Next steps: 
  • Overseed with turf grass.  For next season  I am going after a large open area that is mostly mown stiltgrass.  I will use pre-emergent on this area in early spring assuming I can get the new seed established.
  • Continue use of pre-emergent in lawn areas where stiltgrass is depleted.  While I have not been targeting it, the amount of hair cress, Cardamine hirsuta, a winter annual weed, seems to be decreasing in the treated areas as well.
  • Continue testing pre-emergent in meadow, this time apply earlier in spring
  • Expand areas in the woods where stiltgrass has been pulled.  Try and remember that the best strategy for removing invasive species is to clear a small area really well and then expand that area each year.  Also start in a less infested area and then move to higher density areas.  


Curtis said...

I should add that golden ragwort is very good at filling in and excluding stiltgrass in partly sunny and moist locations.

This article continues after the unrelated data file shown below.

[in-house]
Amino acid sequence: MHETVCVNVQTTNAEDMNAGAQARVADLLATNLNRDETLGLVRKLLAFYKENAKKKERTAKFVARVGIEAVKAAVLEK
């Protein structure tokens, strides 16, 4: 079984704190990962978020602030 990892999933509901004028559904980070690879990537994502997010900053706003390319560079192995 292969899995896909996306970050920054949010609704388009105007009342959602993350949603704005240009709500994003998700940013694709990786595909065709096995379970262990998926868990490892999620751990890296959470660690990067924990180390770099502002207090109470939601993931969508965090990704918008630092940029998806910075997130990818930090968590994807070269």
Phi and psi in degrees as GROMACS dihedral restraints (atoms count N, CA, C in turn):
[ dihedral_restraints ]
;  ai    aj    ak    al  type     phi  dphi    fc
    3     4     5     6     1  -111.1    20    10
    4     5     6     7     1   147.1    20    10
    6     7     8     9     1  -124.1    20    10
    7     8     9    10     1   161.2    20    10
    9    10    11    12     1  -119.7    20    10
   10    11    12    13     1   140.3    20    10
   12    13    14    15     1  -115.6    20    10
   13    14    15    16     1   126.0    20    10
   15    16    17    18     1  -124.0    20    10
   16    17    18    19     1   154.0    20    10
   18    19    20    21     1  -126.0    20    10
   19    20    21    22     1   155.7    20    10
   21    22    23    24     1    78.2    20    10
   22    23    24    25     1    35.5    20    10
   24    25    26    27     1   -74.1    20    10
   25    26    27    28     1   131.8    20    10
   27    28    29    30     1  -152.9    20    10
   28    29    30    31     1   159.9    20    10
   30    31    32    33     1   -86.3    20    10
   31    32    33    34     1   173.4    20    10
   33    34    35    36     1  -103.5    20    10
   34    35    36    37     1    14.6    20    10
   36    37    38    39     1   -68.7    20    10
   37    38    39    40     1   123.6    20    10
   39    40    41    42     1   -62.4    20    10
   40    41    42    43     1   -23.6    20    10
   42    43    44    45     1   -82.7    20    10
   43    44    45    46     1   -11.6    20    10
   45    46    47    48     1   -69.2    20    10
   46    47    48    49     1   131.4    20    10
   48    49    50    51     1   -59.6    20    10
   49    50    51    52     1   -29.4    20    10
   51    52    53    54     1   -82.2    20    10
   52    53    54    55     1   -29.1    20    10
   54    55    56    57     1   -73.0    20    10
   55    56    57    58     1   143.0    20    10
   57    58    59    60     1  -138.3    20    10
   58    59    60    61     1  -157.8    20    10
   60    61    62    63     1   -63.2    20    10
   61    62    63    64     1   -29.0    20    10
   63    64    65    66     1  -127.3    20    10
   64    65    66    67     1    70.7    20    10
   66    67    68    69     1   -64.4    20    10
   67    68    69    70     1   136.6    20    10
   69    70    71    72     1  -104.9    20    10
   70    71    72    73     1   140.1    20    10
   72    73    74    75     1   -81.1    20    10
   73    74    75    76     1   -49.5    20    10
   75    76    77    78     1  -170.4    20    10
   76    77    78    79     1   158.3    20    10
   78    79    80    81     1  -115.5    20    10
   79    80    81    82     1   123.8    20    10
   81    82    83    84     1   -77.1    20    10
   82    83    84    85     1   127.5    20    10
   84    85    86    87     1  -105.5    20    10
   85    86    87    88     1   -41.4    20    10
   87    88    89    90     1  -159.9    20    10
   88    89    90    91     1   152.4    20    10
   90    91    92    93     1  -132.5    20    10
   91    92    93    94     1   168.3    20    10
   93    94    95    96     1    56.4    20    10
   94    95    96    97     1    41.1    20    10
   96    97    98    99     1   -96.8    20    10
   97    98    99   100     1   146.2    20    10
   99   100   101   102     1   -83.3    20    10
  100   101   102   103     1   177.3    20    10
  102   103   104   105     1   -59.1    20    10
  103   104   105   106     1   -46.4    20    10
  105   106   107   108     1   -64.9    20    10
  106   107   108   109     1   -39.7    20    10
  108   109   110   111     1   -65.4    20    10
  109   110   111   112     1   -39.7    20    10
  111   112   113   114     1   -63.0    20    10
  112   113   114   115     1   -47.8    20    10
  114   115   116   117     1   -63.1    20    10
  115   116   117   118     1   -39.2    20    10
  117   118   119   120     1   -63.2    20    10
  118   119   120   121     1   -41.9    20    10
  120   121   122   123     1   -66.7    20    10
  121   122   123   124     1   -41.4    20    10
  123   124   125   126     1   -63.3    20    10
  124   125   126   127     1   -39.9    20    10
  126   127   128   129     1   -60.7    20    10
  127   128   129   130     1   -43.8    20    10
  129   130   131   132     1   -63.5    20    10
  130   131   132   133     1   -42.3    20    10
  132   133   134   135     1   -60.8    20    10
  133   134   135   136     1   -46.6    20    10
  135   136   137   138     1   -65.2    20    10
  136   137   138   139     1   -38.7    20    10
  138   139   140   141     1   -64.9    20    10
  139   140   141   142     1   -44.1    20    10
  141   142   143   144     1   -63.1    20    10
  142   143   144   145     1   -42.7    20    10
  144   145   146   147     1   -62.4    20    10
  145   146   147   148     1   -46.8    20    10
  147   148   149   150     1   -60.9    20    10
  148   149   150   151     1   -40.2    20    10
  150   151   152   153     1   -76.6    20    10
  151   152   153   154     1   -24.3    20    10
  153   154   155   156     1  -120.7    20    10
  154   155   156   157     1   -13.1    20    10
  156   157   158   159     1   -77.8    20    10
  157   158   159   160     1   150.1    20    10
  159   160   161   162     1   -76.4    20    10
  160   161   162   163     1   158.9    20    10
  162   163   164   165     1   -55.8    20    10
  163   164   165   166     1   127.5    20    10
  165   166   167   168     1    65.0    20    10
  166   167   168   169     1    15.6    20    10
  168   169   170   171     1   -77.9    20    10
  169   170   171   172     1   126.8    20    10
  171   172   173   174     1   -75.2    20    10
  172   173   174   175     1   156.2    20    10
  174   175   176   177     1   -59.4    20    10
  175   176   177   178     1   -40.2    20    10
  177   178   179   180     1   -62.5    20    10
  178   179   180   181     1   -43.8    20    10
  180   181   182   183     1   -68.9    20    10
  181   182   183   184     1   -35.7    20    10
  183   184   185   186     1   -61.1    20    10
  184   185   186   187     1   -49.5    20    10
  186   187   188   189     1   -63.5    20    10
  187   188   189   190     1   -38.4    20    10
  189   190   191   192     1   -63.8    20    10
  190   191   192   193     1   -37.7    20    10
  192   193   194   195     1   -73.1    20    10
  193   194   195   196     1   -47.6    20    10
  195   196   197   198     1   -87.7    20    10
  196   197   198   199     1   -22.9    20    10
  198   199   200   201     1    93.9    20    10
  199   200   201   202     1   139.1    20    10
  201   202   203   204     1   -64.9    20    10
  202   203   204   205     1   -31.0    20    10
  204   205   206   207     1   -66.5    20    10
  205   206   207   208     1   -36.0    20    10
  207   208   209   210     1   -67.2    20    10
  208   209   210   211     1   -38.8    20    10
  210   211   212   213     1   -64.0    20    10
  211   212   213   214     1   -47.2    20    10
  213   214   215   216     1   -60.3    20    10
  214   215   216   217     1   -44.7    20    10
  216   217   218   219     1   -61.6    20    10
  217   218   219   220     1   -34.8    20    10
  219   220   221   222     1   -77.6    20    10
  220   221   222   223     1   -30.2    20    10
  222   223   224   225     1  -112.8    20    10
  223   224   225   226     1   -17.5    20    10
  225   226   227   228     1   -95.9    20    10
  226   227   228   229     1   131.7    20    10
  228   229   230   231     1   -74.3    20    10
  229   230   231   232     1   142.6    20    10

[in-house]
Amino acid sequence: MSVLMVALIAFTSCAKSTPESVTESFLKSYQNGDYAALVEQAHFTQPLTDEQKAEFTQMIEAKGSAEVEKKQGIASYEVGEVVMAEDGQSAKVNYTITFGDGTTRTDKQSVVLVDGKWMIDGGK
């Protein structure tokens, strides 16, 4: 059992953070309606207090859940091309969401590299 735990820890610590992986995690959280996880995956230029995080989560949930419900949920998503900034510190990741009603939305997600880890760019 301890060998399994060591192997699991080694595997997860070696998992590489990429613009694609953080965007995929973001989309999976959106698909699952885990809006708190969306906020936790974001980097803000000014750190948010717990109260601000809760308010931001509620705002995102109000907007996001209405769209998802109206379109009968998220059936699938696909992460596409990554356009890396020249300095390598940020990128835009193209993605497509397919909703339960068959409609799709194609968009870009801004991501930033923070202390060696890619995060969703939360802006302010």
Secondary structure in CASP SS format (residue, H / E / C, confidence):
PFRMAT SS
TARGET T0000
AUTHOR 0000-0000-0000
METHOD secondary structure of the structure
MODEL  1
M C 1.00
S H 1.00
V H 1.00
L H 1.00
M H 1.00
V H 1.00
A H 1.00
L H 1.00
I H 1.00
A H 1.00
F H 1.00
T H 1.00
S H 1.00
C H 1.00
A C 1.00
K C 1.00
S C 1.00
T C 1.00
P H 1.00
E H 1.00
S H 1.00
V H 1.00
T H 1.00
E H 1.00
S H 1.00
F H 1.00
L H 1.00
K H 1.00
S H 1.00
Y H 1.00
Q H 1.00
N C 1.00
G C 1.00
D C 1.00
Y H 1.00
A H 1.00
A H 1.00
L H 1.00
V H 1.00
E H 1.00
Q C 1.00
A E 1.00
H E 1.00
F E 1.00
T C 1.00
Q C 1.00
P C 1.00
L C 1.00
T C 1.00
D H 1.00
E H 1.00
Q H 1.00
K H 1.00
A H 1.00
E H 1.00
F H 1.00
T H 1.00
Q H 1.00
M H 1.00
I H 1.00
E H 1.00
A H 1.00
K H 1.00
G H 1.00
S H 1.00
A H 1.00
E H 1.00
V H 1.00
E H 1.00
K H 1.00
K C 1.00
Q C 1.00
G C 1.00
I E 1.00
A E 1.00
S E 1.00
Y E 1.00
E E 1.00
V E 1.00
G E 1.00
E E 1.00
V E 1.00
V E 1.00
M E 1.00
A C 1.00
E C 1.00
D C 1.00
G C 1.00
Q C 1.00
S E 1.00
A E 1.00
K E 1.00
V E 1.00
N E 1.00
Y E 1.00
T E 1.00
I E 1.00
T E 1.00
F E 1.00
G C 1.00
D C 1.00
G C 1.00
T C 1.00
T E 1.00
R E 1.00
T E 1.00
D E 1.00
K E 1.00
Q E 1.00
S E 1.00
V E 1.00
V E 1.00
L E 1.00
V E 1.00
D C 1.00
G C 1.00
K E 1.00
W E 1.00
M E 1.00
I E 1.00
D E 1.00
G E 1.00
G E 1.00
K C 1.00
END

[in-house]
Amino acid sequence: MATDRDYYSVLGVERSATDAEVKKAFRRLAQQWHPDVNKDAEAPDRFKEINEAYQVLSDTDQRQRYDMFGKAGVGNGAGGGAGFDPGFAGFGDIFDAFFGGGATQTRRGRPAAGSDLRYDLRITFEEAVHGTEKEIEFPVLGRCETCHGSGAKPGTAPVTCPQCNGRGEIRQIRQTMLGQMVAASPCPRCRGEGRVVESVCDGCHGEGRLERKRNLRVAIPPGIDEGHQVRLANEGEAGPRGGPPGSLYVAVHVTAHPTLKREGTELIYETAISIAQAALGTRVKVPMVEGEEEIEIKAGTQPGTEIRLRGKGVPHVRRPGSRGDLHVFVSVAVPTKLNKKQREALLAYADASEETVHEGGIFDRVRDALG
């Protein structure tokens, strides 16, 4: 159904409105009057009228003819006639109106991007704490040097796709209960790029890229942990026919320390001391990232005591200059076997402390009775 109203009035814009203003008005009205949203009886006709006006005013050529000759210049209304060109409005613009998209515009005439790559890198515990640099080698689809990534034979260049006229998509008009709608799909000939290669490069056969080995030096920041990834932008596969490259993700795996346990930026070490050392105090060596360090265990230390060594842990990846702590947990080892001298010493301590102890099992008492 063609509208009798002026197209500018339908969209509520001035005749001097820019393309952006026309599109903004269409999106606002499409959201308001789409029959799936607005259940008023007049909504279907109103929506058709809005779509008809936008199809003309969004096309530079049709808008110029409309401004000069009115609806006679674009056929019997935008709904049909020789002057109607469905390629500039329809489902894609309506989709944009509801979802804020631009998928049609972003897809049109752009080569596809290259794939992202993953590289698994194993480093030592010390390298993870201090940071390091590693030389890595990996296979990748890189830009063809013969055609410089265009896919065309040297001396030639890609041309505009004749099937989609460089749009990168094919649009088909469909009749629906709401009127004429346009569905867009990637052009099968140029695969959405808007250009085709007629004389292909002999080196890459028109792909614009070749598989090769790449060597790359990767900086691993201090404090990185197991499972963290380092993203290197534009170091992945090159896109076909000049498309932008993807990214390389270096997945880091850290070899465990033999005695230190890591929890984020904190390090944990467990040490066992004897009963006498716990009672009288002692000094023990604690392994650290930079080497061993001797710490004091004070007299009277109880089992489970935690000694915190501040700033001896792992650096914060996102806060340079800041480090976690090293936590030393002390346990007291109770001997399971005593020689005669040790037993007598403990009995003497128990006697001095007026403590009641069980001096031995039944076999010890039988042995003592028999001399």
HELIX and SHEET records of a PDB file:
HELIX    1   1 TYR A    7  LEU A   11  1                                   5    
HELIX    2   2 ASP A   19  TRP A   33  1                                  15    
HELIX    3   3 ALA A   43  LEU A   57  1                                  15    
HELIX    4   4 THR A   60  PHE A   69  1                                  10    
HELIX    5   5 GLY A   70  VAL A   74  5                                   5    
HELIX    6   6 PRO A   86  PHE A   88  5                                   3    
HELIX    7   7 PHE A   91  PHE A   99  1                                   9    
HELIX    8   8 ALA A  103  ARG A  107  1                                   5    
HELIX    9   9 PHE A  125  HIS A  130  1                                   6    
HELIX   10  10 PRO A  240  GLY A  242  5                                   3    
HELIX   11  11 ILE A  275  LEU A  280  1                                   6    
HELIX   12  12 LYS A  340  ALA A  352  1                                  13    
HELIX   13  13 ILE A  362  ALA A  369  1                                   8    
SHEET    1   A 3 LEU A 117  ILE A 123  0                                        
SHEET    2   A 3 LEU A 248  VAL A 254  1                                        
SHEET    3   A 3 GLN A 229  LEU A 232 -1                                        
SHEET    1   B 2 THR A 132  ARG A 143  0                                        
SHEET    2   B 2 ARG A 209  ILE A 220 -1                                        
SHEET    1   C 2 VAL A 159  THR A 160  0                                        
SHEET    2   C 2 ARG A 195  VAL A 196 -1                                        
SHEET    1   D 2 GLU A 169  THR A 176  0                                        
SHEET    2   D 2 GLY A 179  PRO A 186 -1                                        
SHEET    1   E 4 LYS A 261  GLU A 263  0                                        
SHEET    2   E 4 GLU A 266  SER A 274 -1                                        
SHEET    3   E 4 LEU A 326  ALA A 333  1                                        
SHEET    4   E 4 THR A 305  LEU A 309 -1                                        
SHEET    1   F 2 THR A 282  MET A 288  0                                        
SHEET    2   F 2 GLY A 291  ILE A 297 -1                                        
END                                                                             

Greenhouse said...

Packera and Zizia in combo work well.

Msminnamouse said...

I’m going to be trying to do more Ageratum in damp, part sun.

I have Packers plugs on order and will be collecting the seed to grow out as much as possible for other areas. Part to full sun.

Do you know of any aggressive wide leaved suppressors for full shade? I haven’t found the regularly recommended species to be able to compete. I’ve tried Black Snakeroot, Jewelweed and Sensitive Fern.

Curtis said...

I'll have to double check the area, but there are some areas rich in mayapple, Podophyllum peltatum, that seem to exclude garlic mustard. I suspect that there is less JSG there as well. Since that is a spring ephemeral, you may be able to intermingle some ferns to make a complete ground cover package. Clearweed, Pilea pumila, is a native annual that competes well and leafs out in mid-summer, could work as well.